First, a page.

Renting in Barcelona – What you need to know

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During the Working Women Week, we held a webinar with ‘Her Roomies’ and ‘WeRelocateBCN’ which focused on the various rental opportunities and the renting process in Barcelona. Please find a summary of our webinar below. 

Renting in Barcelona - What you need to know

Entire apartments

In 2021, the average rental price for an entire apartment in Barcelona is €996 (depending on the area and the size of the apartment). Rents are monitored and regulated by the Municipality of Barcelona to stop excessive rent increases.

 

The standard security deposit fee for renting is 1 month rent, and the rental deposit can be up to 2 months depending on the landlord. In Barcelona, the security deposit must be lodged with ‘Incasol’ which acts as an arbitrator that serves to protect tenants from scams. Make sure you receive an Incasol receipt from your landlord after paying your deposit.

 

In order to rent accommodation in Spain, you will need to make sure you have a NIE/TIE. To find out more on how to obtain one of these, click here.

Long term rental contracts

The contracts for Barcelona rentals should always be regulated by the LAU (ley de arrendamiento urbano) law.

 

There are a couple of different length contracts that you can expect to see when you’re renting long term. A 5 year minimum contract is what you can expect from a private landlord and a 7 year minimum contract is what you can expect from a corporate landlord. With a long term contract, tenants must give at least 1 month notice if they want to move.

 

If the tenant signs a 5 year contract and leaves before the end of the 5 year period, they must pay 1 month’s rent for every remaining year of the unfulfilled lease (or a proportion thereof).

 

After the first year of your contract, the landlord is entitled to give only a 2 month notice period if they require you to vacate the property for their own personal use.

Rooms in shared apartments

A ‘Roommate’ contract is regulated by the Civil Code (Codigo Civil).

 

There is currently no standard or recommended contract for this type of rental and the contract will be between the landlord and the roommate, so it’s wise to ask for a ‘nota simple’ which will show the correct name of the owner and the property address for you to address your payments to and move in safely.

 

There is no minimum or maximum rental period for this type of contract and the average rental price in 2021 (depending on the area and how many people you are sharing with) is around 284 euros per month.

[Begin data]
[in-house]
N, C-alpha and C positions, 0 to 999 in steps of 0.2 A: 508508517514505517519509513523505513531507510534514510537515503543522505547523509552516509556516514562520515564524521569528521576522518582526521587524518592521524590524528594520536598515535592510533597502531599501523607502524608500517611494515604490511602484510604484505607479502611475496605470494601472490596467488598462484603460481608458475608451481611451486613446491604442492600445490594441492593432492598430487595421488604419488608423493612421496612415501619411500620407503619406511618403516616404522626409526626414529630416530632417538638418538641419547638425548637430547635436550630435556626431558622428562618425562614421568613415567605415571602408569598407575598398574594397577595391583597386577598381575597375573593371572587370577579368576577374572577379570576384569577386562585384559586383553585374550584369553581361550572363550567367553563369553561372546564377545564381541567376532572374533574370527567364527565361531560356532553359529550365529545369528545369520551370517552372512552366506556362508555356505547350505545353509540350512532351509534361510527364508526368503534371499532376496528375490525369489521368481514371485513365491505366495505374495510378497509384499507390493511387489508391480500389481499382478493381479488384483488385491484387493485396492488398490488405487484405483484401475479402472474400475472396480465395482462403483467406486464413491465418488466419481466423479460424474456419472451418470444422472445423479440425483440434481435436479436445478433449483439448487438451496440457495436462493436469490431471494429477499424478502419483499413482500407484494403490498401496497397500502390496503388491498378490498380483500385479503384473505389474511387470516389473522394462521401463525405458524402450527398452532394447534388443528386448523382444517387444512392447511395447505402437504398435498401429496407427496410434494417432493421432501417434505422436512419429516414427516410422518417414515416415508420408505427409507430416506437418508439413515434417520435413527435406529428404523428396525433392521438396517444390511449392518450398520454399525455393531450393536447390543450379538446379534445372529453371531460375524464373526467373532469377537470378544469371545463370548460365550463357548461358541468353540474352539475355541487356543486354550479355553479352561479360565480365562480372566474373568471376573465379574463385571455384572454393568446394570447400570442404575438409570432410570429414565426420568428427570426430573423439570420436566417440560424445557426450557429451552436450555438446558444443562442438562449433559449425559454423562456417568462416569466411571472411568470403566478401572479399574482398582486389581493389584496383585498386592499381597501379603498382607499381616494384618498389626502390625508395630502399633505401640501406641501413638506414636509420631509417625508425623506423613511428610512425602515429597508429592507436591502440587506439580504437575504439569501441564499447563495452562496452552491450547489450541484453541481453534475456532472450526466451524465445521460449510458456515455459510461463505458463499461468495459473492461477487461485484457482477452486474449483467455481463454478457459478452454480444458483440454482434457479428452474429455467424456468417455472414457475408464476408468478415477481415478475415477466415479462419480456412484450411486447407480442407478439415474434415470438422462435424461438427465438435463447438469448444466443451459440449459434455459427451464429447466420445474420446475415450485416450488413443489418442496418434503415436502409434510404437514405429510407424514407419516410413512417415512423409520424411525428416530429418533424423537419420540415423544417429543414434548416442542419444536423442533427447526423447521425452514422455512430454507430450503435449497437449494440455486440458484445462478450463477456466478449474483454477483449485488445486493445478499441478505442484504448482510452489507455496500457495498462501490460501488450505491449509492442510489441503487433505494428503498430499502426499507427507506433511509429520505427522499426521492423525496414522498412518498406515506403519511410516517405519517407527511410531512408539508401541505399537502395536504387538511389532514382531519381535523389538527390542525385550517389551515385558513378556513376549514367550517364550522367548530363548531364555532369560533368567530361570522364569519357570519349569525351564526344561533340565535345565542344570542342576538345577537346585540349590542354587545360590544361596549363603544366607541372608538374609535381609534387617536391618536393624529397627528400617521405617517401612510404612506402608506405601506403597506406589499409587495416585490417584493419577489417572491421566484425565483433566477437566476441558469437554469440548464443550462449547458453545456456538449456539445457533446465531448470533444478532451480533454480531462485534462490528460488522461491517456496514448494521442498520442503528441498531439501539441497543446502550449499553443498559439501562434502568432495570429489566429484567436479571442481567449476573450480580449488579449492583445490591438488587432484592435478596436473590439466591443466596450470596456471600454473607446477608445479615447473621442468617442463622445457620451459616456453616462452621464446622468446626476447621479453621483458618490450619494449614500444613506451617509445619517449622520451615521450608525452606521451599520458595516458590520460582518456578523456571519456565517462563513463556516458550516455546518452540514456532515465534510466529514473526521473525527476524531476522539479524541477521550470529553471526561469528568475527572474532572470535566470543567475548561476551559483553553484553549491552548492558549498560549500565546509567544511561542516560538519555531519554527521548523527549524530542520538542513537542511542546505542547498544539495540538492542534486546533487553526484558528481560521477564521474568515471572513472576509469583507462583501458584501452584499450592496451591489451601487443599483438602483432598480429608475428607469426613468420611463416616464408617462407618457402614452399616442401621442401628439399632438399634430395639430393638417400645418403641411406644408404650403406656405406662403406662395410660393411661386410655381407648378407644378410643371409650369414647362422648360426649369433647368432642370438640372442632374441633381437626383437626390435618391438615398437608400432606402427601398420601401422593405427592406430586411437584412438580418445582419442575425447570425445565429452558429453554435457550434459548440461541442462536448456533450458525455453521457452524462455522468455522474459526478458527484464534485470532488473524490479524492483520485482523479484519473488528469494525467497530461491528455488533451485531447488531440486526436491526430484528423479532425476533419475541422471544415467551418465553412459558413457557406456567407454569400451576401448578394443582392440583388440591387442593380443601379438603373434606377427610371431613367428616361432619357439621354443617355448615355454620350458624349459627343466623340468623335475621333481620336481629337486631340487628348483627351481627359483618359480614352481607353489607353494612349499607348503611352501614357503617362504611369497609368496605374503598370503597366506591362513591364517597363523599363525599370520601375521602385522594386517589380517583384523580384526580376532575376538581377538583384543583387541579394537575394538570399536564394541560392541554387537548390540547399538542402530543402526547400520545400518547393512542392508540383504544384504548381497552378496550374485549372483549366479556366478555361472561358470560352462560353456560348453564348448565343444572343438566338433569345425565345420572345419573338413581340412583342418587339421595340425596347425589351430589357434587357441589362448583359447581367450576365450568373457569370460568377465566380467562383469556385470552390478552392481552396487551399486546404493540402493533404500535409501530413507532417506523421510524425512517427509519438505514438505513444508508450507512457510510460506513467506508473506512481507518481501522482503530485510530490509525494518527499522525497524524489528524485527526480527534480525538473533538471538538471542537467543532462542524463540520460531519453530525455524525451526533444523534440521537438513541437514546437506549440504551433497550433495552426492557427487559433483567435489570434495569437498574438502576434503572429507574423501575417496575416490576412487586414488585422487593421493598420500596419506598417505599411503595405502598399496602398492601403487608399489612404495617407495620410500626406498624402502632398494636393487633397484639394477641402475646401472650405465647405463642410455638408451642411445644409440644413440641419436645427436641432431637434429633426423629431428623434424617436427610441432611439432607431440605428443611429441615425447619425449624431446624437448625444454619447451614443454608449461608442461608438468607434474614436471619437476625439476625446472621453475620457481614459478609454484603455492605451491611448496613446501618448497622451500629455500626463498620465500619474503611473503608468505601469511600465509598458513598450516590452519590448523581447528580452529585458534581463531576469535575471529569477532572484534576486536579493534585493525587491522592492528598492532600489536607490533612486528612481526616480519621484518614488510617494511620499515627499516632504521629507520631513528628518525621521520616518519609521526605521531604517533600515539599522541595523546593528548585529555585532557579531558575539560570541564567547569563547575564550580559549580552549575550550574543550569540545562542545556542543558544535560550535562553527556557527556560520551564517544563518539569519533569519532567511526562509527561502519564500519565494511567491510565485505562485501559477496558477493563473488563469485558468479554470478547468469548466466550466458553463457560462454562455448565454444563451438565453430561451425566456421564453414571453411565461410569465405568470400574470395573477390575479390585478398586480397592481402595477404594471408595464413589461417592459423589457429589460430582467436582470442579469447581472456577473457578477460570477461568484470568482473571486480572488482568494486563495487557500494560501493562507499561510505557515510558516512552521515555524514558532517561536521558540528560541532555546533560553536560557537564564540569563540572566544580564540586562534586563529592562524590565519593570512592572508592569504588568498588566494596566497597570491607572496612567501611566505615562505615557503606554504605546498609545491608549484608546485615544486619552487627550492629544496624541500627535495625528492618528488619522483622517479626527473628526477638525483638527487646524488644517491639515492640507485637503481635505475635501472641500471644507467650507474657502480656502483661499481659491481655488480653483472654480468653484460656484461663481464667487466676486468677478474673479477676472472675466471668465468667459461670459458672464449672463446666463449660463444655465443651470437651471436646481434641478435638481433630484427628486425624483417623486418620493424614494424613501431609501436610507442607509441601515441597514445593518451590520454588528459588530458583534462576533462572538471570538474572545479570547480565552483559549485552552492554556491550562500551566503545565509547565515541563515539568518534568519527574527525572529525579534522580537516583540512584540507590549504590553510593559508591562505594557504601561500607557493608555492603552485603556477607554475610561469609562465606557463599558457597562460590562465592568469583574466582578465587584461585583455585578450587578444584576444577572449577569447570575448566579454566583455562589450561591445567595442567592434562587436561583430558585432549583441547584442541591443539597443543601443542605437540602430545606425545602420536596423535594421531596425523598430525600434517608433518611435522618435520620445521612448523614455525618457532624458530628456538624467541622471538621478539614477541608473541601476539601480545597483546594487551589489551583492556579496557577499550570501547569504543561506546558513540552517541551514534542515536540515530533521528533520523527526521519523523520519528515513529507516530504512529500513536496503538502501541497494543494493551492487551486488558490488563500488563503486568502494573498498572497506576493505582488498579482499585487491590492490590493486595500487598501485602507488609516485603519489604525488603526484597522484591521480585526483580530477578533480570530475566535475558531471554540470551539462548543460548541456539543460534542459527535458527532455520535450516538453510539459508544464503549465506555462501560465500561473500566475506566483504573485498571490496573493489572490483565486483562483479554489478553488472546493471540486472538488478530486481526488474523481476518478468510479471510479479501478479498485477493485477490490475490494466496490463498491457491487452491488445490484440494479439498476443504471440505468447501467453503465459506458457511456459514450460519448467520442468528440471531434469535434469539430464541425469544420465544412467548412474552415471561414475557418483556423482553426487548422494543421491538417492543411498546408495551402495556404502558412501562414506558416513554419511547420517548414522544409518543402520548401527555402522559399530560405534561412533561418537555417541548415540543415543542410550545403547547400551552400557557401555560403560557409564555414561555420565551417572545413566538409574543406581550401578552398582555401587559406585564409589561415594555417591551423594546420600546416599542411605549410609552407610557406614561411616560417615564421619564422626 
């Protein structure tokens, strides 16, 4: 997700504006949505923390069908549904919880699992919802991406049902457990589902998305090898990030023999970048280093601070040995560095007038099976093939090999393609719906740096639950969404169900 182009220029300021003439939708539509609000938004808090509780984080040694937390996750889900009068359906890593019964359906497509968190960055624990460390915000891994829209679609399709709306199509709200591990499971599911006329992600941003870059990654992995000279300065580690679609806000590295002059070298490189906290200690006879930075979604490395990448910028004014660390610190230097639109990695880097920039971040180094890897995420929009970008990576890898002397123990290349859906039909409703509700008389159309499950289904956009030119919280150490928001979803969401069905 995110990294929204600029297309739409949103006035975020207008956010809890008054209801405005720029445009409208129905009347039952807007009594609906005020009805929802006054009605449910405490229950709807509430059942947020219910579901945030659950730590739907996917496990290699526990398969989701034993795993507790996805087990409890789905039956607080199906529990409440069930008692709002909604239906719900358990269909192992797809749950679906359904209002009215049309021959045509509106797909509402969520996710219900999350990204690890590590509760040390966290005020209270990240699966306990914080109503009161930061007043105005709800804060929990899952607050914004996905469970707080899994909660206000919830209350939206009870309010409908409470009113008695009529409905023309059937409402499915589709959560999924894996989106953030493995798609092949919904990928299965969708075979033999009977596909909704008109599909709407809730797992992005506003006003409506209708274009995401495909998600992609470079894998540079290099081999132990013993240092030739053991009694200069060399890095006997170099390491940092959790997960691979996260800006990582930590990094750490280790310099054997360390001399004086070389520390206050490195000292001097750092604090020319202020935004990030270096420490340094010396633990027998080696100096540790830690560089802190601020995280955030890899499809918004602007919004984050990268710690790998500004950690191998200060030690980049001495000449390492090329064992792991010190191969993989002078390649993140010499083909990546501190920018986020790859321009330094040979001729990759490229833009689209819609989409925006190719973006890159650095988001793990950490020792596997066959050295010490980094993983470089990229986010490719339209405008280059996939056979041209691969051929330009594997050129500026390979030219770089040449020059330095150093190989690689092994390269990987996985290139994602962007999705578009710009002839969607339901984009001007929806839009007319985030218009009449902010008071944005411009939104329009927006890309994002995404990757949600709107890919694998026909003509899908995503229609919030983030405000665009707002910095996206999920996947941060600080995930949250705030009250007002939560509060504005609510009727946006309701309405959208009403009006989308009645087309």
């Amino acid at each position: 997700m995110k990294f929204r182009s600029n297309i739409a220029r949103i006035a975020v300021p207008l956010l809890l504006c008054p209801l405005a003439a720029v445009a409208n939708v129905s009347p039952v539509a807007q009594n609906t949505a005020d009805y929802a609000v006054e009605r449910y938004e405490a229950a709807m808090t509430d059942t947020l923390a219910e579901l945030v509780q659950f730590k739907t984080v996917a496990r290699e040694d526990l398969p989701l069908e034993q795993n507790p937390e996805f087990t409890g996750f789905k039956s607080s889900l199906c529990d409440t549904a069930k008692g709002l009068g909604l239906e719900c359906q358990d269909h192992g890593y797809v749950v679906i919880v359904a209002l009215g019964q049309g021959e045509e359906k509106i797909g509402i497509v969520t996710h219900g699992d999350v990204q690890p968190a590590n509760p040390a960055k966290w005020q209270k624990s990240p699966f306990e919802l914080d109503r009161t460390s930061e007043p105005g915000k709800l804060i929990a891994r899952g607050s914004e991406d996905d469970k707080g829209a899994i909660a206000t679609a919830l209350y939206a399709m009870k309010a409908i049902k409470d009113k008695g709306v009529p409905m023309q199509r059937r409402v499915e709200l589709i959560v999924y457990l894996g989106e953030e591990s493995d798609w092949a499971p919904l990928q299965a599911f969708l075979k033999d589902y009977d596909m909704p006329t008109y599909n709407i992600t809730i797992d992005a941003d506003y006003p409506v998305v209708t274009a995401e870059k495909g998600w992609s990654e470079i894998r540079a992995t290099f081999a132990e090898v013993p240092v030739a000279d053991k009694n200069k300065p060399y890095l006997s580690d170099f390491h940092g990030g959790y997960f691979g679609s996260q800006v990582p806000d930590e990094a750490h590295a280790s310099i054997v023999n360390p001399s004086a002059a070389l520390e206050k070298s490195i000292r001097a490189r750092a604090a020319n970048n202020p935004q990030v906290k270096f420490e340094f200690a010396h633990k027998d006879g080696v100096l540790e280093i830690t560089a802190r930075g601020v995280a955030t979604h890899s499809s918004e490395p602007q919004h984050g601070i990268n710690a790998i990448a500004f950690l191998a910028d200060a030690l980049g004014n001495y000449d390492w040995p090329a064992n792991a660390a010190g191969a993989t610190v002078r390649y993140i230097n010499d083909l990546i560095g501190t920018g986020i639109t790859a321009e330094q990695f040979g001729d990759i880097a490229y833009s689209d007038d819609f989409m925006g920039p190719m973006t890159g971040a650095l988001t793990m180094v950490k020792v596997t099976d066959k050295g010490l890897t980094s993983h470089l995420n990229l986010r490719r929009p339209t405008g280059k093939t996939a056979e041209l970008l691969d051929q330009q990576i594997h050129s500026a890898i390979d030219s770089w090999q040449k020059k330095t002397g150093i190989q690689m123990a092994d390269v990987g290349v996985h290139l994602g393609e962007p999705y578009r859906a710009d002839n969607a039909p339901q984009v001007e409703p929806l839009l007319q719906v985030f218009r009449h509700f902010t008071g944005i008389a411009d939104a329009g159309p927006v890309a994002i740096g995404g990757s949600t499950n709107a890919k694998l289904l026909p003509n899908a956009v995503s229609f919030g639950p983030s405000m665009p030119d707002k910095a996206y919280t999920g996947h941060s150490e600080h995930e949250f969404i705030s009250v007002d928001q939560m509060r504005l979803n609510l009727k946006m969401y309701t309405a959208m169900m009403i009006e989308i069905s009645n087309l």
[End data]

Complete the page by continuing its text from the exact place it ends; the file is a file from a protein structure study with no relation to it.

The security deposit is usually given to the landlord, but unfortunately there is a high % of scenarios where the landlord will not return the deposit at the end of your rental period as they know that you probably aren’t familiar with the legal system or you can’t afford the time and money to take them to court to try and get this back.

Co-living spaces

Co-living definition – Co-living is a modern form of communal living in which residents get a private bedroom in a furnished home with shared common areas. Coliving is popular in major cities as a means of affordable living for students, workers, digital nomads, or individuals relocating.

 

This is a fairly new concept in Barcelona but is growing increasingly popular. Co-living contracts are similar to the roommate contracts (taken care of by the Codigo Civil) and are generally not regulated.

 

The tenancy period is very flexible in co-living spaces and can be for just 1 month and up to 12 months. This is a great option if you’re new to the city and want to stay somewhere short term before choosing the area that best suits you and committing to something longer term.

 

Please be aware that depending on the ‘use class’ of the property, some rents may be subject to IVA at 10%.

 

Rent typically includes all bills and utilities but it’s always good to double check.

Avoiding scams

Renting in Barcelona, as in any city, comes with it’s own risks. Just by searching for “apartments for rent in Barcelona”, you’ll come across illegitimate apartment adverts without even knowing it. The advert will probably seem normal, with photos of the interior and exterior, but the scammer will have simply taken those from another advert. All rental contracts in Barcelona are regulated by the LAU (Ley de arrendamiento urbana) law, so be sure to make sure you’re renting from a regulated landlord and that you have your contracts/paperwork in place to protect yourself from any scams. For tips on how to avoid apartment scams in Barcelona, click here!

Top tips for renting

About Her Roomies

Her Roomies is the first female-focused rental platform in BCN, helping women to find the perfect accommodation and solve all of her rental needs. Her Roomies has also created ‘HERhub’ which lets you know what’s happening in your neighbourhood, gives you the opportunity to meet other roomies, find amazing deals in your area etc.